As a long-time “zoo man” of 40 years I’ve seen a lot of changes in our field over time, most of them positive. But the impact of COVID-19 has impacted zoos and aquariums in ways I could not have predicted back in early March when the pandemic was finally resonating here in the U.S. This past week, things got very real (I had previously used surreal to describe what we are going through) for me as I watched two major zoos – both of them very strong supporters of the TSA – terminate large numbers of employees – some of them friends – and furlough others. 

As painful as this is – and as much as my heart aches – to see my colleague’s lives turned upside down, I consider the future of the TSA, whose success over the years has been deeply intertwined with that of the zoological institutions. What does our shared future hold, and what will the new normal look like? When zoos and aquariums reopen their doors, how long will it take for them to recover such that conservation spending is feasible again?

For 2020, the forecast is not good. We predict that funds from the zoo community will decline by 60% minimally, and that is an optimistic estimate. With funding from that sector at ~$350,000 in 2019, how can we compensate for that deficit?  Due to the shutdown, we are unable to rely on our popular Drink Beer. Save Turtles. events that provide cash flow from merchandise sales during the Spring and Summer months. Donor tours to the Turtle Survival Center have been canceled, and our monthly donations were down over 75% in March. To make things worse, we did not receive Payroll Protection Plan support from the Federal government. All these factors point to a very financially challenging year ahead for the TSA. 

Regretfully, I am compelled to reach out to our family of supporters and donors for your help getting through 2020. As I said in my last letter, the TSA has survived tough times in the past, but nothing compares to what we are seeing now.  Aside from diminished donor support, the COVID-19 pandemic has had a destabilizing effect on many rural impoverished communities in areas where we work to protect turtles and tortoises  Food shortages and hunger are leading to desperation, and pressures on wildlife are intensifying. Travel bans in some countries like Madagascar have compromised our enforcement capacity, so poaching for bushmeat is on the rise. Fortunately, our two tortoise conservation centers in the south are the largest source of income in these communities, providing us with at least some modicum of protection.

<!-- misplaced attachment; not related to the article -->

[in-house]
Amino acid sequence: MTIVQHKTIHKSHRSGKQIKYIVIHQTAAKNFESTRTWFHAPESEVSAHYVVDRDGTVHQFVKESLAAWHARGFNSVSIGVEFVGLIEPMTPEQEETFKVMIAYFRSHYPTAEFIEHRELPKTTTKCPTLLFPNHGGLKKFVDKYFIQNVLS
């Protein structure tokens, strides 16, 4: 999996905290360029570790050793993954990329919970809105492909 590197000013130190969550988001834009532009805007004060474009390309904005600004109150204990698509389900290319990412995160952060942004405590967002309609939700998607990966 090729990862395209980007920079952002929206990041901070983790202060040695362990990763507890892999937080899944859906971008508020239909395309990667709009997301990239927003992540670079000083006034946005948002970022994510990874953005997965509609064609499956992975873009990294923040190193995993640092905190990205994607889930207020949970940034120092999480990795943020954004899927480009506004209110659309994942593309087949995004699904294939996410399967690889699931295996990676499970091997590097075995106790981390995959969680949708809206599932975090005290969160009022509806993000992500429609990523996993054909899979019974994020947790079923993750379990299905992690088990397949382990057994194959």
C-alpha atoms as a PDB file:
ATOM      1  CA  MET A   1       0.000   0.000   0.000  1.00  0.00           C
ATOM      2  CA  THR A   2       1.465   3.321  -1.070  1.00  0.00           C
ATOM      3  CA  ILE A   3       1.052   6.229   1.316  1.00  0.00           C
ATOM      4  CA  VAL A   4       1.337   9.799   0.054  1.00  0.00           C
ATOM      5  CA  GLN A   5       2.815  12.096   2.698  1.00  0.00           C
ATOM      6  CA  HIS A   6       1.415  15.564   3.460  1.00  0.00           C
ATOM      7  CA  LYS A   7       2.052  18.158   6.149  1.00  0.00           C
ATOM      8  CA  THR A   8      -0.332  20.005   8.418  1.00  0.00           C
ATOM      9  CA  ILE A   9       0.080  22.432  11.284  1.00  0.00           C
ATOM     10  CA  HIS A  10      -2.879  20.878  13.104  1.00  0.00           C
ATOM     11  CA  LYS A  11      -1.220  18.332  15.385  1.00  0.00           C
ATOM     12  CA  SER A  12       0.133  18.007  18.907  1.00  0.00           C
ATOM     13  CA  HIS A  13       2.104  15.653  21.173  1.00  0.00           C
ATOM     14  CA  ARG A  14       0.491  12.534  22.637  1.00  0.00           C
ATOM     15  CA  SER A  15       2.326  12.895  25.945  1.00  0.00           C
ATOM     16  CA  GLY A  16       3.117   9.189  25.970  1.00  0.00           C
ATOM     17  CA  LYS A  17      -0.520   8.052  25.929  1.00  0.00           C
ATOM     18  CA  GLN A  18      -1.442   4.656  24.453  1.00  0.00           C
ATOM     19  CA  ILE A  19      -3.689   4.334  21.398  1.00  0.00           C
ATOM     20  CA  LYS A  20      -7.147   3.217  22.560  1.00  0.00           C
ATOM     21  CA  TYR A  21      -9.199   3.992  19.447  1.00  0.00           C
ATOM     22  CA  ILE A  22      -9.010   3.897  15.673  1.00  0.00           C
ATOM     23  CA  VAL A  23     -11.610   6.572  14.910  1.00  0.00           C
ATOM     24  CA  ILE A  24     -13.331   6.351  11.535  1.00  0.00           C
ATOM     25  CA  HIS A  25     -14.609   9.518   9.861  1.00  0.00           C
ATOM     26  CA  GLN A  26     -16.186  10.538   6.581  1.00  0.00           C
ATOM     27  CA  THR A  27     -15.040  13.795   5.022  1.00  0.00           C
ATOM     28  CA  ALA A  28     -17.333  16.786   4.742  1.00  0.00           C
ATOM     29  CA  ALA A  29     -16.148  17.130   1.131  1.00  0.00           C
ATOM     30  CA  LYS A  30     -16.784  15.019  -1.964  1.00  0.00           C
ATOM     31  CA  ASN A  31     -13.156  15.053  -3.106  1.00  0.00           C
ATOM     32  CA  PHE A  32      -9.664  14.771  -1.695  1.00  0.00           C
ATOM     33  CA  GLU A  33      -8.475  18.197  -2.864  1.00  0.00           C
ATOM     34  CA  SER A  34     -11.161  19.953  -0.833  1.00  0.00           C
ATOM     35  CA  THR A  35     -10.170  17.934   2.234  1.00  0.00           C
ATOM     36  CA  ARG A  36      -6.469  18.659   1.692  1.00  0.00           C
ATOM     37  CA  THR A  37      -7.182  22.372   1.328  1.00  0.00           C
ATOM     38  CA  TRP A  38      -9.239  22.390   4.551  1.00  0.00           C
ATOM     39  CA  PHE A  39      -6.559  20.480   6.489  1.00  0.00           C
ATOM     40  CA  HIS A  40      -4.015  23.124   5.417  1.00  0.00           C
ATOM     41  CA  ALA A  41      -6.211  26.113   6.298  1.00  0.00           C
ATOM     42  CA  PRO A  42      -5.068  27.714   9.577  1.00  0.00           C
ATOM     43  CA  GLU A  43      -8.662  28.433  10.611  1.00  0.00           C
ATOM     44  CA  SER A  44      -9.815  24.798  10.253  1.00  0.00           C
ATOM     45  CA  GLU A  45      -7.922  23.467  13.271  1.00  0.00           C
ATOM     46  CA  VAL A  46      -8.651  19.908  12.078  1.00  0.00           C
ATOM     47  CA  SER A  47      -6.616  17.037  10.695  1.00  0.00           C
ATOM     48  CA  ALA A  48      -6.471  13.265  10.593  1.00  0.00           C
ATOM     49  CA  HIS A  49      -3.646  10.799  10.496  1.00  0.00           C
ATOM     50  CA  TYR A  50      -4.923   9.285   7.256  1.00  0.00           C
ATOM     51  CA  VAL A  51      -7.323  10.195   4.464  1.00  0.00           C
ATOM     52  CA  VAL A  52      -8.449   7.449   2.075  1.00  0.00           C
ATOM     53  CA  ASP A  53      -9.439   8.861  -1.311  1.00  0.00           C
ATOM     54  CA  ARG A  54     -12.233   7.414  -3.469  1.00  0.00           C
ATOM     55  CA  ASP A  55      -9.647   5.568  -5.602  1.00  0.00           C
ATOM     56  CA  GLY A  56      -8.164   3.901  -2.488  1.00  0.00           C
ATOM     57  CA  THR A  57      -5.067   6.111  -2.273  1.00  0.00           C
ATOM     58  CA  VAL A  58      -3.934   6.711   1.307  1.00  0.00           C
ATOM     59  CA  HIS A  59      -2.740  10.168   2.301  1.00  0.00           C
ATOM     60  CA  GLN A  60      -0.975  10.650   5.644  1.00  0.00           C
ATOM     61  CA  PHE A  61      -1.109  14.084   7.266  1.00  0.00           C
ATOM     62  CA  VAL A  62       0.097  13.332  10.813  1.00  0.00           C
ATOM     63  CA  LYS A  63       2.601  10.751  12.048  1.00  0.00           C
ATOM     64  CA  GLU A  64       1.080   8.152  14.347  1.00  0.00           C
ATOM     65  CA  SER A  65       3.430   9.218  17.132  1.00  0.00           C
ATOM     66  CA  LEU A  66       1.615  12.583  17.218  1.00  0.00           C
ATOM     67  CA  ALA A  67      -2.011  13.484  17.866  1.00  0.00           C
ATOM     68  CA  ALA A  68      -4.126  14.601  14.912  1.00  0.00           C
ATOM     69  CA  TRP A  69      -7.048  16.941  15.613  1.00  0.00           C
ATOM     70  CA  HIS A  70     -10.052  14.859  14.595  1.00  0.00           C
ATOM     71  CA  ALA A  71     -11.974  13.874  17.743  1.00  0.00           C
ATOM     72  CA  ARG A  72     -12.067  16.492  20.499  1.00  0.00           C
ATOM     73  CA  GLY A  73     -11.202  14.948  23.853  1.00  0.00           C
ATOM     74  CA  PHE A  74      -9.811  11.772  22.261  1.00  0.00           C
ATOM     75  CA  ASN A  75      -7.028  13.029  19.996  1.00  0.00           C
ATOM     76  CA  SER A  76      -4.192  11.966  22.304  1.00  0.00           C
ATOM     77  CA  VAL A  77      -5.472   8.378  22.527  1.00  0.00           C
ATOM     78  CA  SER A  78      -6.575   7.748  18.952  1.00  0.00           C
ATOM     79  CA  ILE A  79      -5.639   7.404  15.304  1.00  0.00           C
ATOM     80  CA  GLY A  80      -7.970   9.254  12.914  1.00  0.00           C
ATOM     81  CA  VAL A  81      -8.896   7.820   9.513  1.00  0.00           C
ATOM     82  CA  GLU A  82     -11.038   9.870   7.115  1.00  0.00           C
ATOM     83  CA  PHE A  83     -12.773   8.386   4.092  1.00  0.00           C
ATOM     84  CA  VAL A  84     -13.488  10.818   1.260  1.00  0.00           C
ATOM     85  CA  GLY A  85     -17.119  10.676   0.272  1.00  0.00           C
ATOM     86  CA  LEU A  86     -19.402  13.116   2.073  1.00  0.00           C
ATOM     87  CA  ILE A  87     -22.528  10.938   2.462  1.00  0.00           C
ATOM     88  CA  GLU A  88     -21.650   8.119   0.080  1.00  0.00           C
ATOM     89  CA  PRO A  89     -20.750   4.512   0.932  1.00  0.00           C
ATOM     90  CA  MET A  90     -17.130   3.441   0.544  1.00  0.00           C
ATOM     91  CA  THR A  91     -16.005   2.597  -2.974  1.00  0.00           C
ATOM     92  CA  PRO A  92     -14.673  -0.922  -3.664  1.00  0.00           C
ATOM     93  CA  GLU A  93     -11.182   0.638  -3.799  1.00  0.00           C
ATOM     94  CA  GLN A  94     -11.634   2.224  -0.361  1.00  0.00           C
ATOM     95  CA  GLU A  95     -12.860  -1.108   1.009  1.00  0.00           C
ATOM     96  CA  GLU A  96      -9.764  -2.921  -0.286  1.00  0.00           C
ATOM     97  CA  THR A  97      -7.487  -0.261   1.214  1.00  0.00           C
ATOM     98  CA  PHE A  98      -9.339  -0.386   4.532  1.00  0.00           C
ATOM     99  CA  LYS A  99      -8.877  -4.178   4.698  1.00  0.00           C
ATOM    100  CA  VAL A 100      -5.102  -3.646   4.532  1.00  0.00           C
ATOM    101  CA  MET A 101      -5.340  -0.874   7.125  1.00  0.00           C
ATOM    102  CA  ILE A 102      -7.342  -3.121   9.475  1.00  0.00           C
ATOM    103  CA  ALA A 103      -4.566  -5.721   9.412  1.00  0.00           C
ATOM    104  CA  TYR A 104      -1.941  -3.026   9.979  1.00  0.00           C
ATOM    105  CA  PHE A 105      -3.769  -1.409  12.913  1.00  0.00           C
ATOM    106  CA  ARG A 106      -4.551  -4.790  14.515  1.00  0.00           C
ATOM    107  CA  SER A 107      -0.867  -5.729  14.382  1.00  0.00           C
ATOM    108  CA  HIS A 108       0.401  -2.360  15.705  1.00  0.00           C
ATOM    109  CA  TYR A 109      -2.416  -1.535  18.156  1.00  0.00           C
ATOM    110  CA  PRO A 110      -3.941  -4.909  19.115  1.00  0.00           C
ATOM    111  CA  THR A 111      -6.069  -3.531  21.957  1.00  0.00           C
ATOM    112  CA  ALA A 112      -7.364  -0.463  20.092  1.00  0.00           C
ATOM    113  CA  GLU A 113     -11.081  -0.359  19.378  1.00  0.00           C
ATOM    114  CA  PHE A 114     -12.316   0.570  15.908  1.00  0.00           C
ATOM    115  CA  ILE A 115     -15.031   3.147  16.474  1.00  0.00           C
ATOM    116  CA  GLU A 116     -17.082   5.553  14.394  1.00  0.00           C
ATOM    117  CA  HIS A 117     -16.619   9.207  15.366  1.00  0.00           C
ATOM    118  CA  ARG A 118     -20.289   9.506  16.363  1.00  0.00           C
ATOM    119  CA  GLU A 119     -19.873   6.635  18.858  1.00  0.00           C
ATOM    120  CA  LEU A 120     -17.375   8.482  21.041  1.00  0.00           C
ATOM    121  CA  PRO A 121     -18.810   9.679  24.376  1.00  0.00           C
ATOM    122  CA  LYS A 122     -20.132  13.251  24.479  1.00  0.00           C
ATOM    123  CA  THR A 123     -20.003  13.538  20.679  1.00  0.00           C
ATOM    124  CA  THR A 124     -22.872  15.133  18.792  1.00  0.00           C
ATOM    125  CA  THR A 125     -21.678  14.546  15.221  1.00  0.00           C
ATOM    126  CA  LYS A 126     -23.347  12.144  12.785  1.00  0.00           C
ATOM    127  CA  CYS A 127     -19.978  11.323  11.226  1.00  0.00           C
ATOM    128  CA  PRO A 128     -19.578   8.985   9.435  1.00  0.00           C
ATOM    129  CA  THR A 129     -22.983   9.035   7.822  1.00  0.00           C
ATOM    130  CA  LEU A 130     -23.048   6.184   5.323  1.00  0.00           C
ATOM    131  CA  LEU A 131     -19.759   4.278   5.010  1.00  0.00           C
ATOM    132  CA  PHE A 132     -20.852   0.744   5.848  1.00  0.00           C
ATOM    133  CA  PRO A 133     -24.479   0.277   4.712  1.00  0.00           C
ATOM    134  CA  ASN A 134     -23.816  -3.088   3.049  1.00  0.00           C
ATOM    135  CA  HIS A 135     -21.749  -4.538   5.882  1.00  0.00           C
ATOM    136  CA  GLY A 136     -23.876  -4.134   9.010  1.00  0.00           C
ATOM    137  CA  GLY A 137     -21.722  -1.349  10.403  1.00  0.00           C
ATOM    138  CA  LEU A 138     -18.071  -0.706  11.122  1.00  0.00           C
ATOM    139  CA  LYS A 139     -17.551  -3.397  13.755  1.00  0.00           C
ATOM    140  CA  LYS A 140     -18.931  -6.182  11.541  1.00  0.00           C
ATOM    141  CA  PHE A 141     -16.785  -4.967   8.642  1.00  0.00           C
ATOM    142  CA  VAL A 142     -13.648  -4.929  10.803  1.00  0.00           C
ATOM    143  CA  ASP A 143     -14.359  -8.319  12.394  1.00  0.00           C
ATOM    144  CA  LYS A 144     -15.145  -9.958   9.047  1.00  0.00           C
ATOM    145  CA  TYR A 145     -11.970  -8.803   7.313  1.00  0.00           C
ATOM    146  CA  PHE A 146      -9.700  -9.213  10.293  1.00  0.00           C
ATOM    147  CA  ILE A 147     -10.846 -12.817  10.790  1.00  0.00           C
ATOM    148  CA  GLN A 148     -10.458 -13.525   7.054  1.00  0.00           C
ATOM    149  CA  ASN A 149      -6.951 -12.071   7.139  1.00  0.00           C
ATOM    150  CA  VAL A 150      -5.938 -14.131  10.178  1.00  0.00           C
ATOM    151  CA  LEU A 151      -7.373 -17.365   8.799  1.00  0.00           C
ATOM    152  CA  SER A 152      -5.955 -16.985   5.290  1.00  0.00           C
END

To end on a high note, I can take solace in knowing that good things can emerge from a crisis.  With Belize shut down, and our excellent field research team “stranded” there and unable to return home, some important new discoveries have been made on wild populations of Central American River Turtles. Findings on adult movements and juvenile habitat preference will help inform and guide our efforts to select suitable reintroduction sites for this species.

And remember, nothing tests family bonds like a crisis. The TSA family will get through this together.  As always, stay safe, be careful, and keep smiling.

All my Best,

Rick

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End note:

Fortunately, our legislators recognize the importance of charitable giving during this crisis and recently enacted the United States government stimulus bill (the “CARES Act”) that provides two new 2020 federal Tax Benefits to Donors; both are good through December 31, 2020:

Universal Deduction for Donations Up to $300 

The CARES Act will allow individual taxpayers who do not itemize their charitable giving to deduct up to $300 ($600 married filing jointly) in addition to the standard deduction.

Raising the Charitable Giving Deduction Cap

For those donors who itemize their deductions, and therefore directly write off gifts to charity, the current deduction cap is suspended making all monetary contributions fully deductible.

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